I was immediately drawn in by the eye-catching cover on this audiobook featuring an adorable cow wearing a tiara. Unfortunately, the cover has been changed for the paperback edition. The new cover features a boy and girl, reclining in a green field.
D.J. Schwenk is a girl jock in a sports-obsessed family in rural Red Bend, Wisconsin. Her older brothers have gone off to college on football scholarships, and when her father needs hip surgery, it falls on her shoulders to keep the dairy farm going over the summer. The cows have been named after famous football players and coaches, and, of course, 4-H plays an important part in their lives. D.J. takes up an offer from a family friend to help train a player for the neighboring football team (as if she doesn't have enough to do already.) But, football is her passion, and over the course of the summer, she comes to realize she doesn't want to be a coach, what she really wants to do is play the game herself. I thought her gradual coming around to the decision of wanting to play football was very well done. It's a journey and she takes you along with her.
D.J. is funny and likable, and almost too nice. I can't believe how much she does on the farm, how much she forgives and how quick she is to see other people's sides, especially Brian Nelson who was the instrument of her brother's football field humiliation a year ago. But, it is a small town where you must move past and live with these things if you want to be able to cope at all. D.J. and her family aren't big talkers: "When you don't talk, there's a lot of stuff that ends up not getting said." Her younger brother Curtis almost never speaks at all. It turns out that he secretly wants to be a dentist, and in a family of jocks, he feels like a misfit. Anything that strikes her as sensitive, kind or intelligent she thinks of in terms of her heroine, Oprah Winfrey.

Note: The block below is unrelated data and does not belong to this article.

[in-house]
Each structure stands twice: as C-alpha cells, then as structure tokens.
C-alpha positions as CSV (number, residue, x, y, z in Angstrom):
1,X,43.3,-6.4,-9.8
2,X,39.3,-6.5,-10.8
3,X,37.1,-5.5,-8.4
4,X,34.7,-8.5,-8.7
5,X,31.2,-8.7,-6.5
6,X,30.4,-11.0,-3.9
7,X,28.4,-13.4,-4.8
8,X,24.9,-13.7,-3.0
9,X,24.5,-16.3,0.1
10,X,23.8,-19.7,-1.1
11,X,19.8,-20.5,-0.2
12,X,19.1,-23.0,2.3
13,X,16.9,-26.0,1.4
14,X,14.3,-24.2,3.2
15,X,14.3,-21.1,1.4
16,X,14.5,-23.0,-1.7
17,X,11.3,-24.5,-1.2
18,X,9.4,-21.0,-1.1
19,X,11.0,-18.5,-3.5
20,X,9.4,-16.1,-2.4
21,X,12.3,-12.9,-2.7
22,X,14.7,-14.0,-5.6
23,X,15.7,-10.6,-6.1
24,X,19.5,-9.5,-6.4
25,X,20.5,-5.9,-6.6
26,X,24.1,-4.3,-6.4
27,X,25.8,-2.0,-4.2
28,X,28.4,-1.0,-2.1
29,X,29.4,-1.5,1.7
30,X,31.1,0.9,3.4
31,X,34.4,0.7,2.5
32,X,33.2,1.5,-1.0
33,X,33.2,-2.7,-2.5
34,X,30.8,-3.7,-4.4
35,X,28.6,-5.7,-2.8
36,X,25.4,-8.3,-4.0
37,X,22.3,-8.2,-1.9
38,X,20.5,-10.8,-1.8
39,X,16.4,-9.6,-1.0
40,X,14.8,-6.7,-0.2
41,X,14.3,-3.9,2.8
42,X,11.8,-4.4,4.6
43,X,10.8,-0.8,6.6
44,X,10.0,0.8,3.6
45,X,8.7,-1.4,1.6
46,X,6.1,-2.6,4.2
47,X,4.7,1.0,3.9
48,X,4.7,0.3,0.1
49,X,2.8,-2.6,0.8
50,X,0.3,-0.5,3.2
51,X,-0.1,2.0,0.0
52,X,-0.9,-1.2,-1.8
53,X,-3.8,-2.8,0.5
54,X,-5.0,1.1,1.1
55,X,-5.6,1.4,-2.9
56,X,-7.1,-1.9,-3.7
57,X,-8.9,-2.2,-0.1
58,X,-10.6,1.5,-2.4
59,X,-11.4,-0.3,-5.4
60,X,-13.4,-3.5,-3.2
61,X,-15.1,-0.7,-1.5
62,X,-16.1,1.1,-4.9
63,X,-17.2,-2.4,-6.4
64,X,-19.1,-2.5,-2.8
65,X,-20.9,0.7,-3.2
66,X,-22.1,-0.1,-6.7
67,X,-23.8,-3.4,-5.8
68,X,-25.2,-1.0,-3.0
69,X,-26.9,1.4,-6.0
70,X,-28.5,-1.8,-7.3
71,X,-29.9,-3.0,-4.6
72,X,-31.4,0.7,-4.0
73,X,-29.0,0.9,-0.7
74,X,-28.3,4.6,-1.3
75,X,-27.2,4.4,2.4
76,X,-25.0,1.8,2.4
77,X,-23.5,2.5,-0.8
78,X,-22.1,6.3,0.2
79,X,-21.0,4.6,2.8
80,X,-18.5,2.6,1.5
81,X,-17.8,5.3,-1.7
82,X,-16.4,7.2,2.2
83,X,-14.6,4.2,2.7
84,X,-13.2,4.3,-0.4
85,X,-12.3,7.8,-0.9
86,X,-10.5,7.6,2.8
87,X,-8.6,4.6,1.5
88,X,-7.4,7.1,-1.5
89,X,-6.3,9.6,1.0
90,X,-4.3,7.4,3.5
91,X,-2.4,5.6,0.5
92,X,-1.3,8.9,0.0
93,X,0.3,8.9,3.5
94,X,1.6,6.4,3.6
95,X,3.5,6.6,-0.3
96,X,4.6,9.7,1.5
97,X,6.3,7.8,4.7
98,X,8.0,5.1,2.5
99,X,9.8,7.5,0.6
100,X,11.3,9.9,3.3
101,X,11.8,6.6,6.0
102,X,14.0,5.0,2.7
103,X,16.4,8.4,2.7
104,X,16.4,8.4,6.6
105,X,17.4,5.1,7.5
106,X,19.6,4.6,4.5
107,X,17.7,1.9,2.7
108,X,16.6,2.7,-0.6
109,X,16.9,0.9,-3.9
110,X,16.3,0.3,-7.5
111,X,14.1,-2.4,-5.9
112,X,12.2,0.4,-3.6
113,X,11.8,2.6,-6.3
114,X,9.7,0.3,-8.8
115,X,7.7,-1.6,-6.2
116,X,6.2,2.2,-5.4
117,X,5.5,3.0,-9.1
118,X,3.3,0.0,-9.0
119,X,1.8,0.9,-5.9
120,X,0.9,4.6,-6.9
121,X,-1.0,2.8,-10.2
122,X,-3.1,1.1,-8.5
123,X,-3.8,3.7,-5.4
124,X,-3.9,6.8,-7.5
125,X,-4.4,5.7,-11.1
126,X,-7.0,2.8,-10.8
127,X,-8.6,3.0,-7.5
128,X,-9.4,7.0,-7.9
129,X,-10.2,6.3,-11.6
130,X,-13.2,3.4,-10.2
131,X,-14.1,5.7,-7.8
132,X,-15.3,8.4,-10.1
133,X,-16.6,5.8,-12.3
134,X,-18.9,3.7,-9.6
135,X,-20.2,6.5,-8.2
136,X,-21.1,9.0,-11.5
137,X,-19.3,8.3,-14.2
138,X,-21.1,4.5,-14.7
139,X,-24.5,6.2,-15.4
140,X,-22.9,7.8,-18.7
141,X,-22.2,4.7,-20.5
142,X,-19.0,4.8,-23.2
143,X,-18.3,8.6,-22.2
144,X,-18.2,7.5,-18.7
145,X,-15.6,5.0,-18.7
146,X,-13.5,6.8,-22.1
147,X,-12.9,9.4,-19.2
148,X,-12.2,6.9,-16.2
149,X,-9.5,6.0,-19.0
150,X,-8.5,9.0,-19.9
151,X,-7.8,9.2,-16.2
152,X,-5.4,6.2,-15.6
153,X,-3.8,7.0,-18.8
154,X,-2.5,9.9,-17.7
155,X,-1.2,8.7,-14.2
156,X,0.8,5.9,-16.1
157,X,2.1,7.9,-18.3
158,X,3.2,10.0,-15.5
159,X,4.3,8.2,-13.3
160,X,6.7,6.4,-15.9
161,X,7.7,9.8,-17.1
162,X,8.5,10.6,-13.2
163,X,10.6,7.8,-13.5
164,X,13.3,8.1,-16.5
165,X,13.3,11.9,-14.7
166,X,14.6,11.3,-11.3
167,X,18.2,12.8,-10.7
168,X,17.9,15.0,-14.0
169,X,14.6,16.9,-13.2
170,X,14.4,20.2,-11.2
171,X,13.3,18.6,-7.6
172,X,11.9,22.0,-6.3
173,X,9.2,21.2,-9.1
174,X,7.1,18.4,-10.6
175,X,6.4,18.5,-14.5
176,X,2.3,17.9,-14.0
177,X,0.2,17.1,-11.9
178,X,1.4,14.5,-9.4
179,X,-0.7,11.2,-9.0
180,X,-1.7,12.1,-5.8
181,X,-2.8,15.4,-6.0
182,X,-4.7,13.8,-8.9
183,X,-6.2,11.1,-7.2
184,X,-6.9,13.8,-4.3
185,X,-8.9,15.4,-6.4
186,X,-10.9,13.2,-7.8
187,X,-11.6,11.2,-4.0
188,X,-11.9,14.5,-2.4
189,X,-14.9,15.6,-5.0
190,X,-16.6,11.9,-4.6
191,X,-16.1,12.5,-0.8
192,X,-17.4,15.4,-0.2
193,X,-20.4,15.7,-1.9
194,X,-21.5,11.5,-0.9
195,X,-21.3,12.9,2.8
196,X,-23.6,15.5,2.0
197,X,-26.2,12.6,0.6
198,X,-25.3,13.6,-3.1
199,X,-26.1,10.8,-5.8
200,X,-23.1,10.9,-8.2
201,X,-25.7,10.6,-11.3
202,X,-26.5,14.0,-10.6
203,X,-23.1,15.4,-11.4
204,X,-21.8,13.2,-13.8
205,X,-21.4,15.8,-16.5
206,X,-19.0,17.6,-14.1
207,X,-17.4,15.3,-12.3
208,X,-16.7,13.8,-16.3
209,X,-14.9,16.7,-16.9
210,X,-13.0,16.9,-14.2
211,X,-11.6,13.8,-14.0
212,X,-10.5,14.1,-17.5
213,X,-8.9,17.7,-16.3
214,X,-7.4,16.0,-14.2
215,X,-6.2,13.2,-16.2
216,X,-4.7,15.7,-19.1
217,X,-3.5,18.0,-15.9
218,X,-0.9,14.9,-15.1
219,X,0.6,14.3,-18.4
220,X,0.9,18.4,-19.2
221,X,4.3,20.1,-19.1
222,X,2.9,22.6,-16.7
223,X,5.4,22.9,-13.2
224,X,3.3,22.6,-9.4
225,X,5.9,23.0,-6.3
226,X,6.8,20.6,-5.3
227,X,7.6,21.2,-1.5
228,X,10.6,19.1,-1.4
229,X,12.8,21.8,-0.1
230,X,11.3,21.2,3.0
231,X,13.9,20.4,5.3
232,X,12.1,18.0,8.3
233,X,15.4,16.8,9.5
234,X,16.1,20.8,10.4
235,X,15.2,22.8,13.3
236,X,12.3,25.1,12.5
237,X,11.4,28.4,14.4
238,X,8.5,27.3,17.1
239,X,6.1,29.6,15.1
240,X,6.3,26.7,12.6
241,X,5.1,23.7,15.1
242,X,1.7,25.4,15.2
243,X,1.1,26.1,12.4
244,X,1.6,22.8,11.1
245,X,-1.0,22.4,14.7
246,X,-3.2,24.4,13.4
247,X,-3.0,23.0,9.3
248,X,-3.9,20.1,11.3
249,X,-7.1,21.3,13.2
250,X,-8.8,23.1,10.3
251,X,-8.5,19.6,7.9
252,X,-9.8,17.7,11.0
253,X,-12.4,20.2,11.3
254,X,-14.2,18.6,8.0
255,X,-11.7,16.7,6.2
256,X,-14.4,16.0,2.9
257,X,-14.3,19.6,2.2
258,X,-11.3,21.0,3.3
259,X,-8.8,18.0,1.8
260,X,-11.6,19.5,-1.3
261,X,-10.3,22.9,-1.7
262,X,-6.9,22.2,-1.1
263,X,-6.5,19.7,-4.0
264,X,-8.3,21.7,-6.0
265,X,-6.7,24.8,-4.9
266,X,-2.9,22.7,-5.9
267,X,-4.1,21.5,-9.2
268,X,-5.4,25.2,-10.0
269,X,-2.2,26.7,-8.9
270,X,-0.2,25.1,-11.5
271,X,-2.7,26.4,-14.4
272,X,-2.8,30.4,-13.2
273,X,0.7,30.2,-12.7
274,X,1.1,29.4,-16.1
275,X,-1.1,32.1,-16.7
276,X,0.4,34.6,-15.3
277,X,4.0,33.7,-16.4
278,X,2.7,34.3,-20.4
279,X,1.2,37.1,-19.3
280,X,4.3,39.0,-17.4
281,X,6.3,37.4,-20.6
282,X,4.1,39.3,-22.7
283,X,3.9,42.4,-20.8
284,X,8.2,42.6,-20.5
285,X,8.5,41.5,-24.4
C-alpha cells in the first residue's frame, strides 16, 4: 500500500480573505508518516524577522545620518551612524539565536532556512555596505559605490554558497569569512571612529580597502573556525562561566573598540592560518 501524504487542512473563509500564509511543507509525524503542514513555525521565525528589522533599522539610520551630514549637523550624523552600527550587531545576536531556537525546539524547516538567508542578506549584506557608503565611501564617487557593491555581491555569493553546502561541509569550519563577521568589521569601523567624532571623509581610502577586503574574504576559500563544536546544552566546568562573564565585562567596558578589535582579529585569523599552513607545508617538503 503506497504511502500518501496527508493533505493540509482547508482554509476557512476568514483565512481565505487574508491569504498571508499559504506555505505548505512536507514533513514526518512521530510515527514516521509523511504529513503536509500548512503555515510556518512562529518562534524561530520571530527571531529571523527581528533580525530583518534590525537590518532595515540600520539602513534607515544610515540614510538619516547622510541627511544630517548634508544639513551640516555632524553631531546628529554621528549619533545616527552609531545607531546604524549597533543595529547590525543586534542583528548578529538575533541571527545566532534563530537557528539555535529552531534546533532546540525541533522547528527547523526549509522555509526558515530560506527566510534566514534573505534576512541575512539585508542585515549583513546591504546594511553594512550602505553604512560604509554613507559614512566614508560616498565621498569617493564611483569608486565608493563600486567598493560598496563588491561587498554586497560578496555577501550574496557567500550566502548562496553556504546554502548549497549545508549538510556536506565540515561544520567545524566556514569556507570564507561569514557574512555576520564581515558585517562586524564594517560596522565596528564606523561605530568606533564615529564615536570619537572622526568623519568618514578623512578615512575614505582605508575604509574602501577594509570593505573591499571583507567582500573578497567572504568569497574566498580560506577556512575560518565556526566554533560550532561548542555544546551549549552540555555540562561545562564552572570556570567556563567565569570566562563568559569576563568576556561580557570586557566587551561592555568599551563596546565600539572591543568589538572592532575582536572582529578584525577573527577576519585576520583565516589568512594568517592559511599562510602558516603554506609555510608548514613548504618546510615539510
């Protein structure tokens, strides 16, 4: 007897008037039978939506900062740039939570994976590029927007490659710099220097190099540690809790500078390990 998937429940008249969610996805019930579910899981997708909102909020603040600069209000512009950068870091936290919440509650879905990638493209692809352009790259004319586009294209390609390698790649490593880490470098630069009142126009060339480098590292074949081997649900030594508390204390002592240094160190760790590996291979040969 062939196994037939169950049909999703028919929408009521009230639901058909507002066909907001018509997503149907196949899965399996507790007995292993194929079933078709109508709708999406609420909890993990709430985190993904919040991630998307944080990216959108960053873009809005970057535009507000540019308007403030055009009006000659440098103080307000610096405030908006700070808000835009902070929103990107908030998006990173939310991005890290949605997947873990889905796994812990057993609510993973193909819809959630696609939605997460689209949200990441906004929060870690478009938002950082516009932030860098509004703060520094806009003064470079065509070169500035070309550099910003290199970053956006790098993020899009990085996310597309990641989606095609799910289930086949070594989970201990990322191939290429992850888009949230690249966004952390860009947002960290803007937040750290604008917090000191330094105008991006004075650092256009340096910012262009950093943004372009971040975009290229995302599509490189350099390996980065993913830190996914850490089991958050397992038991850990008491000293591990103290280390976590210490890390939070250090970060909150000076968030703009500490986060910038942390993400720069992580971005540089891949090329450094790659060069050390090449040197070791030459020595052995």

D.J. isn't perfect... when her best friend Amber comes out to her, she drops her like a hot potato, uncertain of how to handle this surprising news. Thankfully, things do resolve in a satisfactory way by the end of the story. D.J. handles being called names, "dyke" and so on for being a female athlete with aplomb.
The only thing that I found unbelievable was the turn-around with D.J.'s dad suddenly being a "good cook" by the end of the summer. When D.J. describes one casserole dish as being akin to "hot vomit" I was utterly grossed out. And her father's improvised chicken and prunes dish sounded positively nauseating. At the end of the book, when D.J. admits that her dad's meals are "actually pretty good." I just couldn't believe it. No way, no how.
I enjoyed the accent, although I had to wonder: would it be considered accurate enough to please a Wisconsin native? The last audiobook I listened to had plenty of positive reviews for the New England accent -- though it didn't sound entirely genuine to me. Natalie Moore's narration sounded believable. It was strong enough to give a sense of place, yet not indecipherable in the least.
Dairy Queen took me to a completely different world. I can't imagine being a jock. Can't imagine being surrounded by people who like and actually care about football. Can't imagine living on a farm. But, I found the characters and situations to be compelling and relatable, nonetheless. The story is soon to be a trilogy. There is a sequel: The Off Season, and the third book, Front and Center will be released this fall. There are also rumors that the book may be in development for a movie or tv series.